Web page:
Complexity Explorer Santa Few Institute

New Faces, New Places & 2019 Course Schedule

Complexity Explorer /
15 Mar 2019
Complex Systems Origins of Life Astrobiology Biology Ecology Evolution Earth Science

Now Hiring - Head of Education!

The Santa Fe Institute (SFI) seeks a scientist and educator to lead all components of our education program, both in-person and on-line. This includes maintaining the excellence of SFI’s core in-person Education Activities: Complex Systems Summer School (CSSS), the Graduate Workshop in Computational Social Science (GWCSS), our Research Experiences for Undergraduates (REU) program, as well as Complexity Explorer!

In addition to maintaining and evolving the programs above, the new Head of Education will have the opportunity to initiate new, innovative educational programs. In so doing, they will be able to take advantage of SFI’s position as the leading research center for the study of complex systems and our ability to convene leading scholars and practitioners from a diversity of fields from across the US and the globe. 

The Head of Education is a leadership position. The successful candidate will collaborate with extraordinary staff and SFI researchers, both resident and external, to deliver in-person education programming to several hundred people yearly and online courses to thousands. 

Learn more and apply:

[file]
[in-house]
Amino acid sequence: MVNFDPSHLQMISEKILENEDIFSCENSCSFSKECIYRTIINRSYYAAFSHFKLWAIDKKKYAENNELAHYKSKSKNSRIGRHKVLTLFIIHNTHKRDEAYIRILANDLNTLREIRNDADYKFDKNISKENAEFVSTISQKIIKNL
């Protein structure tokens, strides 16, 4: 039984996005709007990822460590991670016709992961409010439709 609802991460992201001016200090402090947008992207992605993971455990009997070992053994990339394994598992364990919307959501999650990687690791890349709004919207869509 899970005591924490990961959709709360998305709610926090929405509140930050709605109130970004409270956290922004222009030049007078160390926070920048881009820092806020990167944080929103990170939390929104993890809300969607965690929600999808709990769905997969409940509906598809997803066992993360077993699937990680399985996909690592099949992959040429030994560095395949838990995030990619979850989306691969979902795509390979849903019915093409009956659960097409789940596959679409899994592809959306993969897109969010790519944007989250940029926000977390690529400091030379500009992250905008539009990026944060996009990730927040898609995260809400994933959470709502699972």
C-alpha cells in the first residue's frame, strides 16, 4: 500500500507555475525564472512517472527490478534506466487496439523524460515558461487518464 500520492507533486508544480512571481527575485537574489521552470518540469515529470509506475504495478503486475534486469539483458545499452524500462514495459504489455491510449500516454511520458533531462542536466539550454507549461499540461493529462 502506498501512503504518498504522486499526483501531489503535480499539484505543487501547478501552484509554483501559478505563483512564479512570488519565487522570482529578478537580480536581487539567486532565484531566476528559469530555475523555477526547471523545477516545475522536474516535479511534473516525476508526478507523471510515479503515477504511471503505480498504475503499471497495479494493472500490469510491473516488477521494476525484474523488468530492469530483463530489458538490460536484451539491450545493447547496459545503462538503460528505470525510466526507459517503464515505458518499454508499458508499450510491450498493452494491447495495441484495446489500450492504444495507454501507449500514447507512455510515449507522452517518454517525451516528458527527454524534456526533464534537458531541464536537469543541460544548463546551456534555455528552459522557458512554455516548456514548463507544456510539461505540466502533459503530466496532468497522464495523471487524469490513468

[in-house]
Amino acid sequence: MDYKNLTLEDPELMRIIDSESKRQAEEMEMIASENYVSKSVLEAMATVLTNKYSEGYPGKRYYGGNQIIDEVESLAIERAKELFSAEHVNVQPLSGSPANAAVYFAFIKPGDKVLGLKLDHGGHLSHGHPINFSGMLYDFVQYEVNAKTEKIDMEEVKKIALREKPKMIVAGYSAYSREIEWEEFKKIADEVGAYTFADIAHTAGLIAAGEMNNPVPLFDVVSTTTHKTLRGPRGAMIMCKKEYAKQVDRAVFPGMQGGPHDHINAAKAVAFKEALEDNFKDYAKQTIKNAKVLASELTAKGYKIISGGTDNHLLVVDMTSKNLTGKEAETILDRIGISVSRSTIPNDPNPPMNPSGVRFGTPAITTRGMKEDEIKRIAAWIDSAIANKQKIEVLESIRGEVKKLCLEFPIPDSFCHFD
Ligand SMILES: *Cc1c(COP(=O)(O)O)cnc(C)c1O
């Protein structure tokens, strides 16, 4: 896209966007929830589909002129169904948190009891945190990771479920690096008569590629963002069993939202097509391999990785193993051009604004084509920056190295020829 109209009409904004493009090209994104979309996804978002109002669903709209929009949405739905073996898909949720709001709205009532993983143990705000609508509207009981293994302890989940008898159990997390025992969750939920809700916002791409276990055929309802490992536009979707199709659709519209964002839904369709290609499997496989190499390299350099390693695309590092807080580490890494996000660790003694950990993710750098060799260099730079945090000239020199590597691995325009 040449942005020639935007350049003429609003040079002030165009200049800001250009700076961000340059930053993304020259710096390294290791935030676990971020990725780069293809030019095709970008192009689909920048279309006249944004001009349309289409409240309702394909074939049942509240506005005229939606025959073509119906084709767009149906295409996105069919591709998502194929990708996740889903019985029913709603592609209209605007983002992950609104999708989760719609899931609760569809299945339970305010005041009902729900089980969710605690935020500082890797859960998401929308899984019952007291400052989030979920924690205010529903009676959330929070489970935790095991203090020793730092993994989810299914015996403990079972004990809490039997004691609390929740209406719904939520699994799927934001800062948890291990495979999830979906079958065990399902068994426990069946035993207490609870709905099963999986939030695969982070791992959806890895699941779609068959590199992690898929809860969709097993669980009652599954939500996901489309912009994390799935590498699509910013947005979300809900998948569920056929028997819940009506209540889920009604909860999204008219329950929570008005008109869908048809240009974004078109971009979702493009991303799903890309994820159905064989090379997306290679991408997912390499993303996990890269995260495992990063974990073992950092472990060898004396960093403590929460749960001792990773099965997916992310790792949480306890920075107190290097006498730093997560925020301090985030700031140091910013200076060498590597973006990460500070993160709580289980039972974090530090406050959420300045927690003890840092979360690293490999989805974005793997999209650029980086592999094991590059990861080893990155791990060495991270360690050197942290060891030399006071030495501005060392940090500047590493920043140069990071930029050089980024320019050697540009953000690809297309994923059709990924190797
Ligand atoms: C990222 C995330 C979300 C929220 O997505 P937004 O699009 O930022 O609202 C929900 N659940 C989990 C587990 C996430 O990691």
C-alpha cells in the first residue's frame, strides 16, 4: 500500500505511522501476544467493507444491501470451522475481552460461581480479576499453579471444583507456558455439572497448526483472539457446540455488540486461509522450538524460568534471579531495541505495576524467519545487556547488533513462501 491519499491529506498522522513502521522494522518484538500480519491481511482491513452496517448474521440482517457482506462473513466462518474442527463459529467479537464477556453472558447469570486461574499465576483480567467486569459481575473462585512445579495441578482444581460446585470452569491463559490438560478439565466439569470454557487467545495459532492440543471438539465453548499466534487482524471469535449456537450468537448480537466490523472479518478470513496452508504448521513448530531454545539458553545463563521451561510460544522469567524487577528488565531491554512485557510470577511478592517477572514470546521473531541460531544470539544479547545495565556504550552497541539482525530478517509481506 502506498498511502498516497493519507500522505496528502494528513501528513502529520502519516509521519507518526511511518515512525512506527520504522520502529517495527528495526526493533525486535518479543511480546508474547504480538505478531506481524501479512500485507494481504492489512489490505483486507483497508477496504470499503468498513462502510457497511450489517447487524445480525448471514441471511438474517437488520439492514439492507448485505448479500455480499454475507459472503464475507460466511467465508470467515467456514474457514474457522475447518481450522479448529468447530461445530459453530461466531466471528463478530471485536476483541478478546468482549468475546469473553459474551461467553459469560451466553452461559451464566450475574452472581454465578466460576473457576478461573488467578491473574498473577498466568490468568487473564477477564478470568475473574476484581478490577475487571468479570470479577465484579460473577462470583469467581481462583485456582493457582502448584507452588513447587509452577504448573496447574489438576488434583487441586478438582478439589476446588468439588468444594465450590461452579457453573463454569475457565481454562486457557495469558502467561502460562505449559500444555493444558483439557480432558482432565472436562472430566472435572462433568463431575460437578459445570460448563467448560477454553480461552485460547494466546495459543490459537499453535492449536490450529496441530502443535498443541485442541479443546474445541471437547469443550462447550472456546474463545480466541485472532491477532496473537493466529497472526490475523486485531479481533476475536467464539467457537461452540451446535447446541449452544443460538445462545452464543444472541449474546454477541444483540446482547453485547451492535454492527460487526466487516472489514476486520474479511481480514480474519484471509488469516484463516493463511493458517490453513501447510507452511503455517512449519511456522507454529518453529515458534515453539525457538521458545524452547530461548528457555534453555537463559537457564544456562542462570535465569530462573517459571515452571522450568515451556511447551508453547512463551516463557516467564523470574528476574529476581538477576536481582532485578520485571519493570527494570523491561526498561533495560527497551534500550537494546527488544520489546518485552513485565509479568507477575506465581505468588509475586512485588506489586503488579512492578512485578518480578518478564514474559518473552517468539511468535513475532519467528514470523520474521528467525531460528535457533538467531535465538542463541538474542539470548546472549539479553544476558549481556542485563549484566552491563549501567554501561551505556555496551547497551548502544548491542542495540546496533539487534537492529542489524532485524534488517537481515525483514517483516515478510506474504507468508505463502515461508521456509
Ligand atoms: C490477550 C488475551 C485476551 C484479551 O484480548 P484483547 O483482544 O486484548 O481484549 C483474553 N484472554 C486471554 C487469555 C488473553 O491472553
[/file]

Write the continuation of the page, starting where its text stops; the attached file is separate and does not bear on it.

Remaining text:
The Santa Fe Institute is an Equal Opportunity Employer. We actively seek and encourage applications from minorities, women, and people with disabilities.

Exploring Origins of Life - Cuatro Ciénegas Basin

Complexity Explorer is going on the road for the Origins of Life course. Linden will be filming a special segment about Dr. Valeria Souza and the Cuatro Ciénegas Basin - an origins of life and astrobiology study site here on Earth!  Cuatro Ciénegas Basin is located in the Chihuahuan desert of Coahuila, Mexico and consists of a complex of springs (groundwater feed pools). Geologic and biologic evidence suggest this environment has had a persistent geologic stability for over 15 million years - allowing a unique and very old ecosystem to have developed. Ecosystems on Earth are generally marked by  catastrophic geologic change (uplift, volcanism, etc.) such that established ecosystems are destroyed, and as new, abiotic systems are created they are colonized by biota from outside of that system. The long term stability of the Cuatro Ciénegas on both geologic and microbial evolutionary timescales allows us to have a glimpse into a system that was initially created both biotically and abiotically between 70 and 50 million years ago when the Western Interior Seaway covered this part of North America.

The nutrient profile as well as the food web structure in the springs of the Cuatro Ciénegas basin gives us to glimpse into much deeper geologic time - the Precambrian era (550 million year ago) - just before multicellular life became dominant. The springs are very low in nitrogen and phosphorus, both essential nutrients for life (they are key elements in proteins, energy storage molecules, and genetic material). This low nutrient profile allows for microbial organisms to be the dominant life form as well as the foundation of food webs in the springs.  As the microbial communities are a reflection of the geochemical environment, they serve as very poor sources of nutrients for their predators, creating a unique ecosystem compared to anywhere else on Earth. The metabolic signatures of these unique high diversity microbial communities expands our library of bio-signatures to look for life on other planets.